Department of Civil and Environmental Engineering
University of Nevada, Reno (UNR)
Optimal Sensor Placement for Physics-Based Digital Twins
Operations and maintenance (O&M) account for approximately one third of offshore wind farm life-cycle costs. Up to 90% of this operational expenditure (OPEX) involves inspections by engineers and technicians at remote sites within a hostile marine environment. Minimizing the number of required inspections for offshore wind turbines (OWT) is essential to the long-term safety and affordability of the offshore wind energy industry. The technology necessary for minimizing inspections also opens the possibility for increased reliability of the electrical grid, improved resilience in the wake of extreme events, and extended OWT design life.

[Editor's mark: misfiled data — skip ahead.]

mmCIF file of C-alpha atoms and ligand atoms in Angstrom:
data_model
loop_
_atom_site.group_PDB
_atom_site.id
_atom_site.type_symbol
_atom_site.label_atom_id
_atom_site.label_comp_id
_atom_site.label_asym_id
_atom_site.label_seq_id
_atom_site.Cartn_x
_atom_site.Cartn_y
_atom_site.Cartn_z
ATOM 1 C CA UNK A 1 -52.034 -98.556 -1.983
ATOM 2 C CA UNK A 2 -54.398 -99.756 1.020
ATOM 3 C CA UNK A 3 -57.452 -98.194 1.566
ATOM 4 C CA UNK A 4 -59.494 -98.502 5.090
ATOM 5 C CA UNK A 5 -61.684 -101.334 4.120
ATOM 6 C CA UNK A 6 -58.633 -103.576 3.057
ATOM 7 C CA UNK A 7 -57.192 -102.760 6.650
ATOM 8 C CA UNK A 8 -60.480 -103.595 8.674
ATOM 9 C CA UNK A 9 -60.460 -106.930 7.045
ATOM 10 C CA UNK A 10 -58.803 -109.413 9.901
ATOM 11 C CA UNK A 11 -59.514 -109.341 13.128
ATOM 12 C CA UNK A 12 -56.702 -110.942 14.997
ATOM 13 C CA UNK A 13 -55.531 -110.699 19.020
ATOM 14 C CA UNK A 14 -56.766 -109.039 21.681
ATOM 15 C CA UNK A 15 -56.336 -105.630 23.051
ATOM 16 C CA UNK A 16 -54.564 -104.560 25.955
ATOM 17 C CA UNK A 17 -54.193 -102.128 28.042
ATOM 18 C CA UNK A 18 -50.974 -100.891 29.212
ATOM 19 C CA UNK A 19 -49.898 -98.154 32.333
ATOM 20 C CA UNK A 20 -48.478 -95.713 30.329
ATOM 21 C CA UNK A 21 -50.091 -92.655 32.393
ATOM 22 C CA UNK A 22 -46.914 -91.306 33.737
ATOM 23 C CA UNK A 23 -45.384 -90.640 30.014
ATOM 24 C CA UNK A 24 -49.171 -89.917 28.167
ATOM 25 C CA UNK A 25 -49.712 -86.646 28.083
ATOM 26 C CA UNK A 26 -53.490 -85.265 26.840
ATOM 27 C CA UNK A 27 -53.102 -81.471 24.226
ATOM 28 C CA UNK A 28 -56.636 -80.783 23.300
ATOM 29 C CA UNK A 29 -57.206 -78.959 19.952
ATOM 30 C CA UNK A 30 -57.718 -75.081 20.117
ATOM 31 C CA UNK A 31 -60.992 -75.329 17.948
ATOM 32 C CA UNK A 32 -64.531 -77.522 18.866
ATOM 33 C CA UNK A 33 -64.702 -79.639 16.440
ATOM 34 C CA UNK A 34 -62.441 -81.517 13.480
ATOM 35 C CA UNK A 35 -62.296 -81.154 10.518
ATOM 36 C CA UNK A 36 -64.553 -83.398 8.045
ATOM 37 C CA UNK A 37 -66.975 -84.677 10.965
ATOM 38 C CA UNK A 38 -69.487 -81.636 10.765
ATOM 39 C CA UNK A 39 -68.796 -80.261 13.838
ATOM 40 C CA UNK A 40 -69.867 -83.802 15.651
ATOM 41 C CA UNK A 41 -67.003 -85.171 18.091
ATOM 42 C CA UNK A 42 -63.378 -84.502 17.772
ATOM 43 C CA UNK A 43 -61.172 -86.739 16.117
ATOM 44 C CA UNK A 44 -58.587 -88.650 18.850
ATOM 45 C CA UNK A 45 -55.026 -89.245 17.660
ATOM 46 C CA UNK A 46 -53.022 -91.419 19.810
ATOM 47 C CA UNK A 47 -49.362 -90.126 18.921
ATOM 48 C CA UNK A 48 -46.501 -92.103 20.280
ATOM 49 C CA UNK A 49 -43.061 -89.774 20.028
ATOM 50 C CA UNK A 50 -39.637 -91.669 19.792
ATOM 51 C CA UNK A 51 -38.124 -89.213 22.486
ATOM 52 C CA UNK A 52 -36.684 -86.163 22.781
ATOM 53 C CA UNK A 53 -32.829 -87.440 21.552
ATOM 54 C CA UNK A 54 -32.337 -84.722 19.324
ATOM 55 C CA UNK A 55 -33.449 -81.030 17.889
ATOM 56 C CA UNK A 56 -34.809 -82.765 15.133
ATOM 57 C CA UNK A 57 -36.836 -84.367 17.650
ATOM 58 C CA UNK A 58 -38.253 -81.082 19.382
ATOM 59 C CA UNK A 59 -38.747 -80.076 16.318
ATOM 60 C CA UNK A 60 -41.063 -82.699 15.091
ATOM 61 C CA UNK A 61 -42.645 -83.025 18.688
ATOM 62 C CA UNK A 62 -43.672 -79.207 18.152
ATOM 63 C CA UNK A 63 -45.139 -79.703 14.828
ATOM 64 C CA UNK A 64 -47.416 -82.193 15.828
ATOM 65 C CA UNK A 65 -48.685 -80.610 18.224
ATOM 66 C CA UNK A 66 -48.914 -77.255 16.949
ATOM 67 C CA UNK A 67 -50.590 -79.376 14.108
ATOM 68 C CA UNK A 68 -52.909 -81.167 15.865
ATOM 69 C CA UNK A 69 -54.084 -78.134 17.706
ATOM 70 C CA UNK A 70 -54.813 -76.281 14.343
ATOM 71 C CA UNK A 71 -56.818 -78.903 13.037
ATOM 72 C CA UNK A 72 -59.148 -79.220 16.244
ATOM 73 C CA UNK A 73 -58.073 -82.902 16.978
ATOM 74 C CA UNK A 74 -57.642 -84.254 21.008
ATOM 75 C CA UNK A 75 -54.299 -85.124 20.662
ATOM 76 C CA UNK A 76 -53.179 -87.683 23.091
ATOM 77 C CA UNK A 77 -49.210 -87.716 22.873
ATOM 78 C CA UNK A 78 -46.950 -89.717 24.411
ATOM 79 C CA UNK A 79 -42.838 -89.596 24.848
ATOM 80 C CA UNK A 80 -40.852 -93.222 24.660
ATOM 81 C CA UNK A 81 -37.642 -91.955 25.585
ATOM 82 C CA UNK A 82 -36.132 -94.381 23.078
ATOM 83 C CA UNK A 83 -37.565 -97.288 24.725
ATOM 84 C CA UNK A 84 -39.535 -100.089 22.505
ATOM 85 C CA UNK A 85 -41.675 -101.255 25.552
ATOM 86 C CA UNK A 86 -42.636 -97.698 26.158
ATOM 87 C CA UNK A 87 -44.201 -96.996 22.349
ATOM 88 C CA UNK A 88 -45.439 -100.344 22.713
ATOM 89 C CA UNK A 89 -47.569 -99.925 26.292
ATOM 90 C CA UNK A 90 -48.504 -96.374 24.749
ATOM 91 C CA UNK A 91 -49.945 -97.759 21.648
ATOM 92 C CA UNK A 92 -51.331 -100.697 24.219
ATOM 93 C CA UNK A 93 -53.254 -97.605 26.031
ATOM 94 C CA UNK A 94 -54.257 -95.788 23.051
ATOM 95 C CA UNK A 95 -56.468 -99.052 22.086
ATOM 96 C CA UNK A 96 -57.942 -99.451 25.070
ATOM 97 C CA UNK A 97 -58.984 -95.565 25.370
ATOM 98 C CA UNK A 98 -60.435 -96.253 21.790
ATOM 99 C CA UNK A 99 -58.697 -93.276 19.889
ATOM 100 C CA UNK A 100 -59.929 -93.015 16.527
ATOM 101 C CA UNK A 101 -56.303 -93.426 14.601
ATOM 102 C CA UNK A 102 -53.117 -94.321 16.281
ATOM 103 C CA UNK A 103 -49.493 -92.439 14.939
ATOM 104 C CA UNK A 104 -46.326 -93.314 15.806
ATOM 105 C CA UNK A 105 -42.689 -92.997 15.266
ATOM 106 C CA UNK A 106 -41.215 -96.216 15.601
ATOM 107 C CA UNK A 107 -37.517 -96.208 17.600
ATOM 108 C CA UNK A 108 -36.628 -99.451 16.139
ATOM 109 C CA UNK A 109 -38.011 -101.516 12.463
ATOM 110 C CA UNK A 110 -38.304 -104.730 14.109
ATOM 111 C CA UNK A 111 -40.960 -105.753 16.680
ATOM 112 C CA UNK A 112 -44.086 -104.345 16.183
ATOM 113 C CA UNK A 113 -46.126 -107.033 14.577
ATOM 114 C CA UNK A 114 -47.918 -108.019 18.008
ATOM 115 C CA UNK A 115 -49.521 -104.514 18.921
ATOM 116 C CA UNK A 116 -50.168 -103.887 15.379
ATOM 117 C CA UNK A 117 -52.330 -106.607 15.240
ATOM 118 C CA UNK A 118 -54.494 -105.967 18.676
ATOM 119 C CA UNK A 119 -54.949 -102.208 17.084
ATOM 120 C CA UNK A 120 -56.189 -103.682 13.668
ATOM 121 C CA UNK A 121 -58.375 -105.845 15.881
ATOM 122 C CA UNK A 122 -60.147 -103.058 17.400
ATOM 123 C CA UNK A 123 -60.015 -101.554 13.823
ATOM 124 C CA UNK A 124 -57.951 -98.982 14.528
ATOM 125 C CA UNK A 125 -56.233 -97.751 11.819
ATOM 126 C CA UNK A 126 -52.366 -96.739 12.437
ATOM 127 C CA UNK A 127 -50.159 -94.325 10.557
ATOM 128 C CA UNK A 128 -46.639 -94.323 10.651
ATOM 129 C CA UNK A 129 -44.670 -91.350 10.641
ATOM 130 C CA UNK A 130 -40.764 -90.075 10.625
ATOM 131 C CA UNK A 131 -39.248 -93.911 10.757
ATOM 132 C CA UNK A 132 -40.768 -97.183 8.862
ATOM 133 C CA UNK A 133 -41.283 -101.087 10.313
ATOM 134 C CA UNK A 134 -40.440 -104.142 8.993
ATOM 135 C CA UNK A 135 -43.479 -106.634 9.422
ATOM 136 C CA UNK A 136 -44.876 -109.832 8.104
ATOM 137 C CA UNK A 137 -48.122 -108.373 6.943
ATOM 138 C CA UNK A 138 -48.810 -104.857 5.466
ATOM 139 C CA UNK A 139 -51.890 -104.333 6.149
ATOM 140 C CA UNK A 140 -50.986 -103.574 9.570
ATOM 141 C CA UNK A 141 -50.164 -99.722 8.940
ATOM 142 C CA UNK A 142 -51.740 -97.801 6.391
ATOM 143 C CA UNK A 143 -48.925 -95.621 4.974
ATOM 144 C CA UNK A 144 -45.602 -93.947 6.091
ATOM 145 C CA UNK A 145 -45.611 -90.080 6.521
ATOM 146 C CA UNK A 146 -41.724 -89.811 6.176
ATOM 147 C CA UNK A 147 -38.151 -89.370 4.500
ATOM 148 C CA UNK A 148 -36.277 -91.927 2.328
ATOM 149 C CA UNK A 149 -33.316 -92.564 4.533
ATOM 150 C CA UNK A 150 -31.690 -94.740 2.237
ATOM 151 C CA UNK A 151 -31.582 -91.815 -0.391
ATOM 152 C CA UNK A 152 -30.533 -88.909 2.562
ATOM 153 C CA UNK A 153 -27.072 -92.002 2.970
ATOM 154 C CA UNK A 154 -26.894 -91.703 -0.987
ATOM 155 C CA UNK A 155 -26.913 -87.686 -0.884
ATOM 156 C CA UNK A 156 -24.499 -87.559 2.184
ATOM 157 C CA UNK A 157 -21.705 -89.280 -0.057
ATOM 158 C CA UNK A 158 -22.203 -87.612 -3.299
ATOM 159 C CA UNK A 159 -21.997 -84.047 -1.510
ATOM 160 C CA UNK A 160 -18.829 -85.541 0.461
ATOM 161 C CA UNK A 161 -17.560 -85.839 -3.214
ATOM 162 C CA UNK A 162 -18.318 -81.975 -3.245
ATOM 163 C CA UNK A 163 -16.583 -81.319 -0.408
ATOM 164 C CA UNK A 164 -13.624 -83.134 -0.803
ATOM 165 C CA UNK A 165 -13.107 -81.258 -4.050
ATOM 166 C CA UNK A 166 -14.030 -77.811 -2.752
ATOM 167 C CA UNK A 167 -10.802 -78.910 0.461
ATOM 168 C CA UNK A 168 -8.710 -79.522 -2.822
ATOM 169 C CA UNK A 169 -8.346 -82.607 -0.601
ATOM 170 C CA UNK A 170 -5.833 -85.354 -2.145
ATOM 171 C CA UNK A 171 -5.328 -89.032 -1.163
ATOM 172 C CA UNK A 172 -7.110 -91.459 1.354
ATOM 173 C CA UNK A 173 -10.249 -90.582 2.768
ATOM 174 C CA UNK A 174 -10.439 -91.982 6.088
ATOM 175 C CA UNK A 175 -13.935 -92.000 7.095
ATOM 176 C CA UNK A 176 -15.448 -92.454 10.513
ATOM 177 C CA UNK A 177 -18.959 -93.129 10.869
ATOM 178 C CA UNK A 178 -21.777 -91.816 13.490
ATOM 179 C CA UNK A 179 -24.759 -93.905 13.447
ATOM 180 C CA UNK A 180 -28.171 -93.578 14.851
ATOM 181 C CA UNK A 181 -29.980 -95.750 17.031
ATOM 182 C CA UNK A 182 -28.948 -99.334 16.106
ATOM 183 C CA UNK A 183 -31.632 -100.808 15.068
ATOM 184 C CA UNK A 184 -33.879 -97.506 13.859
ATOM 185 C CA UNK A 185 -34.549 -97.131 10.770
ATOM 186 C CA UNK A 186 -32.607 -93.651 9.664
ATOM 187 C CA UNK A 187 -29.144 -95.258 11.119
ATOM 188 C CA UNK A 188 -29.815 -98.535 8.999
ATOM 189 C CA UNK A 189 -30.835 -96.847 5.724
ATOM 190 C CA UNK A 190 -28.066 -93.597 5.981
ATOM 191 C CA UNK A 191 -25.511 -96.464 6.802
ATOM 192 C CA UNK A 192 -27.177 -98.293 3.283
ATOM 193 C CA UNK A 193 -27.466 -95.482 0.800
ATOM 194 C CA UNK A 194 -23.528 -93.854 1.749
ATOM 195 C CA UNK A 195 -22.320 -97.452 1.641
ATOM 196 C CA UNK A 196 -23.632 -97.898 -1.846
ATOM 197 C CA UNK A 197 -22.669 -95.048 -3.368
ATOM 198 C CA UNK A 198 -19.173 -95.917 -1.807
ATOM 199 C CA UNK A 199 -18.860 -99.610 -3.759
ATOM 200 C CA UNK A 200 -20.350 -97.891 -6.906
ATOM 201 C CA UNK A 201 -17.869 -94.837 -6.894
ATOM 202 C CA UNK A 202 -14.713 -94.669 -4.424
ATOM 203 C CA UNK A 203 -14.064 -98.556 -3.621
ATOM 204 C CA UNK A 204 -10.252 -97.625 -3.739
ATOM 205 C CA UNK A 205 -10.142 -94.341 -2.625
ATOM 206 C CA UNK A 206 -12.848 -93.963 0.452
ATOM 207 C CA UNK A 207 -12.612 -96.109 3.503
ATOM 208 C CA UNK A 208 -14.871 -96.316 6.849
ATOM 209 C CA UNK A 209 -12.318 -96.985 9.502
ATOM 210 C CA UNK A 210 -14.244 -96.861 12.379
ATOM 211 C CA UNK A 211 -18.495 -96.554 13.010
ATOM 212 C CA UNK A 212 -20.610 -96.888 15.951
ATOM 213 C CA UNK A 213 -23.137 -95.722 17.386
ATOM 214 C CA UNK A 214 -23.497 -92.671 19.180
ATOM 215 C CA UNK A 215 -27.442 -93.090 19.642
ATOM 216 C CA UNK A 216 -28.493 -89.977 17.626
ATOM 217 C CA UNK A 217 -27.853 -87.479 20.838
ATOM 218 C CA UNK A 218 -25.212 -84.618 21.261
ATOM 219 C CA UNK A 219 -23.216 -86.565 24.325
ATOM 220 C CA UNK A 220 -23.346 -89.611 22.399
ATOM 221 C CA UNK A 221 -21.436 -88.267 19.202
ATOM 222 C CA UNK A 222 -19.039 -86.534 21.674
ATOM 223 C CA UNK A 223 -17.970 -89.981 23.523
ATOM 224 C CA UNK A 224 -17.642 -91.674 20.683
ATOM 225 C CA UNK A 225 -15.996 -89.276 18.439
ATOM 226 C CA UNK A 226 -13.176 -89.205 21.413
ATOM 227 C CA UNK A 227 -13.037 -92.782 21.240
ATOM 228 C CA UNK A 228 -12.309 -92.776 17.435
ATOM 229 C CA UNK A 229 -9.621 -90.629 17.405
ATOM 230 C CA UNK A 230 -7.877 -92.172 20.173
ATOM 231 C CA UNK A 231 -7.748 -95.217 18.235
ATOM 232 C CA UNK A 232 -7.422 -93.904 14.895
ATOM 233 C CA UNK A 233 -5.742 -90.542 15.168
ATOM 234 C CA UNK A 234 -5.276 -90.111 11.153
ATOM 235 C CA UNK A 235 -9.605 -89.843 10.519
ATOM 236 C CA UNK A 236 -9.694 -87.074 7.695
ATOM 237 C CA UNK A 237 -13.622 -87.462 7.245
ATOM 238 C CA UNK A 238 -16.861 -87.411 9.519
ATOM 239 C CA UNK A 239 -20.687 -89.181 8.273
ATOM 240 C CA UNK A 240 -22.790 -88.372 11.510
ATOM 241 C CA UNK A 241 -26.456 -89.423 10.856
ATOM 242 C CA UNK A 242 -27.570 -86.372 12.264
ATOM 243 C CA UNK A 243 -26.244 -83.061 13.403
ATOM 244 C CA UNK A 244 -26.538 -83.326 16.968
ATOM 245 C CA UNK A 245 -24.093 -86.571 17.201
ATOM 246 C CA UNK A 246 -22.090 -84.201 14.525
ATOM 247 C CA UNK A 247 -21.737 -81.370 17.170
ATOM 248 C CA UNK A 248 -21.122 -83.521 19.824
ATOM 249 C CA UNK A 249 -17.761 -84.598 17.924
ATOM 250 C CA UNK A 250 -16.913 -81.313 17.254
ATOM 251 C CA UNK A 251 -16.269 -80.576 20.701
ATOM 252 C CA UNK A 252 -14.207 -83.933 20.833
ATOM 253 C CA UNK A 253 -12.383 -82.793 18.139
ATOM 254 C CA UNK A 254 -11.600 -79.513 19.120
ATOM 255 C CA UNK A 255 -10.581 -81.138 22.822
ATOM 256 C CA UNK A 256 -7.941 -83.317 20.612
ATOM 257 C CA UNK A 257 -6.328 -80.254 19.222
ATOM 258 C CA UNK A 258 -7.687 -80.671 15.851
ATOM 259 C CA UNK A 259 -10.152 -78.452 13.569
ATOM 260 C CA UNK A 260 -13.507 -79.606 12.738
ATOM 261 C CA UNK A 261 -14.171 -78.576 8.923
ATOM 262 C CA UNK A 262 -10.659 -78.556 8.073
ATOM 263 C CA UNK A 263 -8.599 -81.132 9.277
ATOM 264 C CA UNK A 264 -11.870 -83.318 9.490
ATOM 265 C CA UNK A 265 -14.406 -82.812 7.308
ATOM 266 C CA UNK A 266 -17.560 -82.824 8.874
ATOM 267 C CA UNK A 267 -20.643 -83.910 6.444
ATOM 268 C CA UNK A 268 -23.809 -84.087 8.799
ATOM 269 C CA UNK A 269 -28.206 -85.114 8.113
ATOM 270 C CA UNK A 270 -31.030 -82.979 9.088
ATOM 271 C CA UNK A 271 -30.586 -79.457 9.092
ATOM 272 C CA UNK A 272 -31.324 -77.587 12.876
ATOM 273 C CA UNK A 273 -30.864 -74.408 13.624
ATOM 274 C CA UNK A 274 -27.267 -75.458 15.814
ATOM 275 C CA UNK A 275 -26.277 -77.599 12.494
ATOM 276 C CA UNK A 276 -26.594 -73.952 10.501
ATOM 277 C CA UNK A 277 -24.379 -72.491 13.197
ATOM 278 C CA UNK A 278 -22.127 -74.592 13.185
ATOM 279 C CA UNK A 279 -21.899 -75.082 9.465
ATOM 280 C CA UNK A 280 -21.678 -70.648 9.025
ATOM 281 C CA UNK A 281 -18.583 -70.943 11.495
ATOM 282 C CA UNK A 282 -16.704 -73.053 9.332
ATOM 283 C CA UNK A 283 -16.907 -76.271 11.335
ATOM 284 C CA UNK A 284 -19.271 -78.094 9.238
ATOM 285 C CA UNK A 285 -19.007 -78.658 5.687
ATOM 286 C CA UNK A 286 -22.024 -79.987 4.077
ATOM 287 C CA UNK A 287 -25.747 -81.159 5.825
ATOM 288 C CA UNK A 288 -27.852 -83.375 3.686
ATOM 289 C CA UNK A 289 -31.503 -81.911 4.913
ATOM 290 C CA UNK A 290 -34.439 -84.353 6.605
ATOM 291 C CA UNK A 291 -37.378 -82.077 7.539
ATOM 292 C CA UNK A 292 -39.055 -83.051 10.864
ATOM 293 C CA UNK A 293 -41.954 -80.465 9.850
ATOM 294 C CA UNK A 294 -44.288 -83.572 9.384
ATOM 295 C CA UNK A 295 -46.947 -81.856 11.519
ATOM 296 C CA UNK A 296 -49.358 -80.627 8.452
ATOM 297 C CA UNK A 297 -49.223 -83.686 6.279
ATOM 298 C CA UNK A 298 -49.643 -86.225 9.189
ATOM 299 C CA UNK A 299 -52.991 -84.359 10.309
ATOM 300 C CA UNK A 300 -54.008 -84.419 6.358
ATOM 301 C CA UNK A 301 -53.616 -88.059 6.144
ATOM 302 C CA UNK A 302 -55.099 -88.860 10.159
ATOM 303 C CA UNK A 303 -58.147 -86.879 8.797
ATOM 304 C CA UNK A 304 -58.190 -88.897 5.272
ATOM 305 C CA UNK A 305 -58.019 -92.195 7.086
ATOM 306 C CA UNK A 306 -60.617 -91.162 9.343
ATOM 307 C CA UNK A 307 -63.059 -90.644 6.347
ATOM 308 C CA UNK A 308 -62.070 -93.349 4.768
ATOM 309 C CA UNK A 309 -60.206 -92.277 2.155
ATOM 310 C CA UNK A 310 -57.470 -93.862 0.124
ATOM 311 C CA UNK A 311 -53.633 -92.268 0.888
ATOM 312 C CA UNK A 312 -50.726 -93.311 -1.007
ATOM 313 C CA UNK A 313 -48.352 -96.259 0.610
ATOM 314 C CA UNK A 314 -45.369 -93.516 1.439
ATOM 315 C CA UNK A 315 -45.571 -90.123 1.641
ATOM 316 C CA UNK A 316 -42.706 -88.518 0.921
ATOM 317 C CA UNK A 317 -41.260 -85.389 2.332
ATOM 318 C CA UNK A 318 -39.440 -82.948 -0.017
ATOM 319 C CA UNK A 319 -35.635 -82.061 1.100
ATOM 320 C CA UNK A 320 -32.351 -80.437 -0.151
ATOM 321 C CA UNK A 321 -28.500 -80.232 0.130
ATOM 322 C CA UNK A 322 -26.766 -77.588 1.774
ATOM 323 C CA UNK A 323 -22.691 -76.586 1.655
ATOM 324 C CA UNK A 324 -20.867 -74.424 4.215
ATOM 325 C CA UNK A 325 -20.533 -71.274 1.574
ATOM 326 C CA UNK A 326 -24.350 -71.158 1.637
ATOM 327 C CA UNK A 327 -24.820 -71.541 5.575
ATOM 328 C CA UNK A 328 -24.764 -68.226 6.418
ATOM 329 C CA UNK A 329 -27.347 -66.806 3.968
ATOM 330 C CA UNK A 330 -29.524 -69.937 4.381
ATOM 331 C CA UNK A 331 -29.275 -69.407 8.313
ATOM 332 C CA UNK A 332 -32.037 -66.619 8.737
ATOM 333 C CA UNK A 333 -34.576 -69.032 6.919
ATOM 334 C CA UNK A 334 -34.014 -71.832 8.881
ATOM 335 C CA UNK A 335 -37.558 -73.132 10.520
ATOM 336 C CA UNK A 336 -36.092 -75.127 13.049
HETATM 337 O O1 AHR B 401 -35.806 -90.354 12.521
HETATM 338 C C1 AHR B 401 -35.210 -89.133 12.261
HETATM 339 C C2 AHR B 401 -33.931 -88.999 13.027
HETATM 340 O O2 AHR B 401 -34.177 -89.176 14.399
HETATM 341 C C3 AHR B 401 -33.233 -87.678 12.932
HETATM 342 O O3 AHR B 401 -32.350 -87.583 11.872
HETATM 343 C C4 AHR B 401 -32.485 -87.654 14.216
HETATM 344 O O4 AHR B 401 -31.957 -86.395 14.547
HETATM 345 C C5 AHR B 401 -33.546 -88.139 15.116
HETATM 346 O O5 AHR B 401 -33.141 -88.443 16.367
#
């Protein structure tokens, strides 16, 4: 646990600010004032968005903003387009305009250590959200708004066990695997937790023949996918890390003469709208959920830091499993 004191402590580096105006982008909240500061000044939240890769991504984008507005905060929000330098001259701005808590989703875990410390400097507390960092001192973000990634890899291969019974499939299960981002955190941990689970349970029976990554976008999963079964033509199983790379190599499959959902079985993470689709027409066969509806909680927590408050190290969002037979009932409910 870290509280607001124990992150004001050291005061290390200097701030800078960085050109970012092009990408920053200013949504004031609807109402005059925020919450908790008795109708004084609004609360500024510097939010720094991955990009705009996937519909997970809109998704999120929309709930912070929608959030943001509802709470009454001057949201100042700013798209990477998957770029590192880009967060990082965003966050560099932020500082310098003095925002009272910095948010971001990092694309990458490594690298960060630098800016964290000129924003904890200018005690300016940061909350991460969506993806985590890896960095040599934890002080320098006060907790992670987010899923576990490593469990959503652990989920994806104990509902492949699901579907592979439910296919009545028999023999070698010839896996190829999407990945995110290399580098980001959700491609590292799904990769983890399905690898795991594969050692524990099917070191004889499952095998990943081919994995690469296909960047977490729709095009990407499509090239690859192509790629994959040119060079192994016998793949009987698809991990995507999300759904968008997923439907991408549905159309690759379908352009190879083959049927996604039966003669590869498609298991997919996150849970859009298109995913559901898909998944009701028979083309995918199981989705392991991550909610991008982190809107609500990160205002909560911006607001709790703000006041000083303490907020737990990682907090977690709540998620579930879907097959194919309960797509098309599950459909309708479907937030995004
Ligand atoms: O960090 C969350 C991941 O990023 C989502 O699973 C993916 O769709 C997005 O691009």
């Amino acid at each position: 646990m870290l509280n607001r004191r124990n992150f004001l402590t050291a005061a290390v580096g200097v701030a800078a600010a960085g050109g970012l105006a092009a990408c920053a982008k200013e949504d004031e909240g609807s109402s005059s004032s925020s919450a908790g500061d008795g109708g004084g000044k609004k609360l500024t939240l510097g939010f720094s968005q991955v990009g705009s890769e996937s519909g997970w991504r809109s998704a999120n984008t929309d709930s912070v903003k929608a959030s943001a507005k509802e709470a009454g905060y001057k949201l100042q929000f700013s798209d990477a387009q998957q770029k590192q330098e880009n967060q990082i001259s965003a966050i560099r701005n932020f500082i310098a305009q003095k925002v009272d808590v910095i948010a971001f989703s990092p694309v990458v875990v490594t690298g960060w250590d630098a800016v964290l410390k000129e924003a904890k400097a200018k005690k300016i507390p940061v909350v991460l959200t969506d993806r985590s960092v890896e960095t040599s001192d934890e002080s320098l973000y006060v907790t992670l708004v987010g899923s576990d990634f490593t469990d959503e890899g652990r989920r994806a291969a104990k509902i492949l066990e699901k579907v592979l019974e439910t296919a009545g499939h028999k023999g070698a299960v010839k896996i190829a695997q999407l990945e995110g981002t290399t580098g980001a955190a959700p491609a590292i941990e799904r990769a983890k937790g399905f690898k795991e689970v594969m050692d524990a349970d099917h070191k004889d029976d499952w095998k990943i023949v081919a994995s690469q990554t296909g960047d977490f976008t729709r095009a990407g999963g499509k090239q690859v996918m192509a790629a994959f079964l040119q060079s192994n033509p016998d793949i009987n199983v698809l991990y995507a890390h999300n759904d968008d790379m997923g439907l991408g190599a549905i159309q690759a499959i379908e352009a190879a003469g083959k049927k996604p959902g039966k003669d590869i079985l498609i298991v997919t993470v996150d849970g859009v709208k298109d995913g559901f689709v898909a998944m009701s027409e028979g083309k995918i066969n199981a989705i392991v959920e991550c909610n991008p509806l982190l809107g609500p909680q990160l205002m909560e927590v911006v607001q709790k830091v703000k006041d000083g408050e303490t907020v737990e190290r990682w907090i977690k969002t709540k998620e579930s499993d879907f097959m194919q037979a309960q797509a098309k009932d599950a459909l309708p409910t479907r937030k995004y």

With availability of low-cost measurements on OWT structures, systems-level, physics-based digital twin (SPDT) technologies can provide actionable and tangible information to guide predictive maintenance and decision-making for optimal OWT asset management. As the United States prepares to construct over 28 GW of utility-scale offshore
wind power by 2035, the opportunity for advanced analytics to help shape U.S. O&M and performance-based safety standards is enormous. In addition to reducing operations and maintenance (O&M) costs over the long-term, our team estimates that SPDTs based on Bayesian data assimilation approach could help improve power production and prolong design life.